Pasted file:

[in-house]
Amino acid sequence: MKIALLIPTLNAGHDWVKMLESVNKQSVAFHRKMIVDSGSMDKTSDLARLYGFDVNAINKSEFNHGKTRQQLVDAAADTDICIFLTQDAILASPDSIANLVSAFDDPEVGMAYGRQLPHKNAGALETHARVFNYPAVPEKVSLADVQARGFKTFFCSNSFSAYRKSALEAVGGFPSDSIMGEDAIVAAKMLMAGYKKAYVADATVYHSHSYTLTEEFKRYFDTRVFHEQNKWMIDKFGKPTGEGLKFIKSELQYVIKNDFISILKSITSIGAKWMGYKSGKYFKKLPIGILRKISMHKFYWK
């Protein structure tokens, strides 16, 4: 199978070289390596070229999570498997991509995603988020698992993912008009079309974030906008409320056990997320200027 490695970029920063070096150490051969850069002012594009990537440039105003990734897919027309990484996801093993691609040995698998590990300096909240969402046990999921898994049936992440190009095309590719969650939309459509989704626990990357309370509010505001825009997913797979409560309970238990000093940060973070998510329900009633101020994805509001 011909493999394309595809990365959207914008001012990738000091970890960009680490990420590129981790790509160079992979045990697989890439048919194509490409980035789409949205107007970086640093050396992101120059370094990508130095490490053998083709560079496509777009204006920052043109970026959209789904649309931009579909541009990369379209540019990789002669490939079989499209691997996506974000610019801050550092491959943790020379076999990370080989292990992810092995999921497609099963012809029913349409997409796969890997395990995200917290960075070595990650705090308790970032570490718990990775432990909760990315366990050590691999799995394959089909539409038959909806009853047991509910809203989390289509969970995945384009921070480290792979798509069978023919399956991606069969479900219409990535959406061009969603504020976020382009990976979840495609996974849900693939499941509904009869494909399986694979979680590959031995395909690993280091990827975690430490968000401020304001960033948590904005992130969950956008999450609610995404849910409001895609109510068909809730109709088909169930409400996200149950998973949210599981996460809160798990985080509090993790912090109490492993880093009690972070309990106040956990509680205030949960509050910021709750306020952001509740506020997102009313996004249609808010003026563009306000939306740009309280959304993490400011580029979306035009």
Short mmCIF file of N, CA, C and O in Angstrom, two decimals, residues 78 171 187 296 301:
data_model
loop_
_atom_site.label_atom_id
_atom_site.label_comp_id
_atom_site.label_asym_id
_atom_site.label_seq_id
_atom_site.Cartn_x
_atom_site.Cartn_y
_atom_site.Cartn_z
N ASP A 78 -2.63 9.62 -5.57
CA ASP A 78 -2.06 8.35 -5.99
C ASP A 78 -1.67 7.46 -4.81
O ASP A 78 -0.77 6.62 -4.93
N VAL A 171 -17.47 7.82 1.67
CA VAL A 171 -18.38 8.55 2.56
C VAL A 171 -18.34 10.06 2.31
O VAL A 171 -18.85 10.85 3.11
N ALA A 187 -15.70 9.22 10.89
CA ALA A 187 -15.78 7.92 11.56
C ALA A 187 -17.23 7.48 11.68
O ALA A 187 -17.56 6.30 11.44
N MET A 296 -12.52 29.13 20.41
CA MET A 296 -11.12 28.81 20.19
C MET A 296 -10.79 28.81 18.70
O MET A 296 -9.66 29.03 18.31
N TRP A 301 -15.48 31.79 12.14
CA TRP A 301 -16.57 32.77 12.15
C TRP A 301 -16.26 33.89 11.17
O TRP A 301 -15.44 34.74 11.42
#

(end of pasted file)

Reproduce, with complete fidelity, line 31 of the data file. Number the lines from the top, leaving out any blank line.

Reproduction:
CA TRP A 301 -16.57 32.77 12.15